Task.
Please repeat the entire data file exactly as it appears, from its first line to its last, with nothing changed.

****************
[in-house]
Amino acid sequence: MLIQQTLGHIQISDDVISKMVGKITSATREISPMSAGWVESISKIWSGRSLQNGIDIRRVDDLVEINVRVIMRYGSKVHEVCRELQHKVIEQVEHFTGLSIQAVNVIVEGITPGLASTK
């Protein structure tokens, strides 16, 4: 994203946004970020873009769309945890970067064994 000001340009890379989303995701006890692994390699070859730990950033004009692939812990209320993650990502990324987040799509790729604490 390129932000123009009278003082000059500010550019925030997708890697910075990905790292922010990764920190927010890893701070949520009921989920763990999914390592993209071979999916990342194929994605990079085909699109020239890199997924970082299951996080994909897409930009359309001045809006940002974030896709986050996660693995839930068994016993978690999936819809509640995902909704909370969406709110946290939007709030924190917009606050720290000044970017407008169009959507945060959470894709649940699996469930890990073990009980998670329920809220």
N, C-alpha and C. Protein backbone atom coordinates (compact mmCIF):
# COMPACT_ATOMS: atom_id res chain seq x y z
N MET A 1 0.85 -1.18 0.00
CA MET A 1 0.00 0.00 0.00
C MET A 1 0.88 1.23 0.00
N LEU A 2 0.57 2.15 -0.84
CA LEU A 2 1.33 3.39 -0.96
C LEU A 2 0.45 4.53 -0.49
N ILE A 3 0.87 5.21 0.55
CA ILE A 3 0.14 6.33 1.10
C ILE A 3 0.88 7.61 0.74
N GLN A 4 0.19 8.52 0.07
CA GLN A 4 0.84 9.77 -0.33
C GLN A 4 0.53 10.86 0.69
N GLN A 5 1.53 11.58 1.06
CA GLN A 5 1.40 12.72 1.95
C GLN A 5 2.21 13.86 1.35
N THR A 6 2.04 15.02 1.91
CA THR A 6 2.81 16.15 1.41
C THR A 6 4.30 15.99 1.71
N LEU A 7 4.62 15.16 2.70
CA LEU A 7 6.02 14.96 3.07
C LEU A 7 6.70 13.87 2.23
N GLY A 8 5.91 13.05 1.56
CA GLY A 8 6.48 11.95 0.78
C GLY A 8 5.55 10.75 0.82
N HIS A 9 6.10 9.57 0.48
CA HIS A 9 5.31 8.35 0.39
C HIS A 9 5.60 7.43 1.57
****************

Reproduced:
[in-house]
Amino acid sequence: MLIQQTLGHIQISDDVISKMVGKITSATREISPMSAGWVESISKIWSGRSLQNGIDIRRVDDLVEINVRVIMRYGSKVHEVCRELQHKVIEQVEHFTGLSIQAVNVIVEGITPGLASTK
């Protein structure tokens, strides 16, 4: 994203946004970020873009769309945890970067064994 000001340009890379989303995701006890692994390699070859730990950033004009692939812990209320993650990502990324987040799509790729604490 390129932000123009009278003082000059500010550019925030997708890697910075990905790292922010990764920190927010890893701070949520009921989920763990999914390592993209071979999916990342194929994605990079085909699109020239890199997924970082299951996080994909897409930009359309001045809006940002974030896709986050996660693995839930068994016993978690999936819809509640995902909704909370969406709110946290939007709030924190917009606050720290000044970017407008169009959507945060959470894709649940699996469930890990073990009980998670329920809220």
N, C-alpha and C. Protein backbone atom coordinates (compact mmCIF):
# COMPACT_ATOMS: atom_id res chain seq x y z
N MET A 1 0.85 -1.18 0.00
CA MET A 1 0.00 0.00 0.00
C MET A 1 0.88 1.23 0.00
N LEU A 2 0.57 2.15 -0.84
CA LEU A 2 1.33 3.39 -0.96
C LEU A 2 0.45 4.53 -0.49
N ILE A 3 0.87 5.21 0.55
CA ILE A 3 0.14 6.33 1.10
C ILE A 3 0.88 7.61 0.74
N GLN A 4 0.19 8.52 0.07
CA GLN A 4 0.84 9.77 -0.33
C GLN A 4 0.53 10.86 0.69
N GLN A 5 1.53 11.58 1.06
CA GLN A 5 1.40 12.72 1.95
C GLN A 5 2.21 13.86 1.35
N THR A 6 2.04 15.02 1.91
CA THR A 6 2.81 16.15 1.41
C THR A 6 4.30 15.99 1.71
N LEU A 7 4.62 15.16 2.70
CA LEU A 7 6.02 14.96 3.07
C LEU A 7 6.70 13.87 2.23
N GLY A 8 5.91 13.05 1.56
CA GLY A 8 6.48 11.95 0.78
C GLY A 8 5.55 10.75 0.82
N HIS A 9 6.10 9.57 0.48
CA HIS A 9 5.31 8.35 0.39
C HIS A 9 5.60 7.43 1.57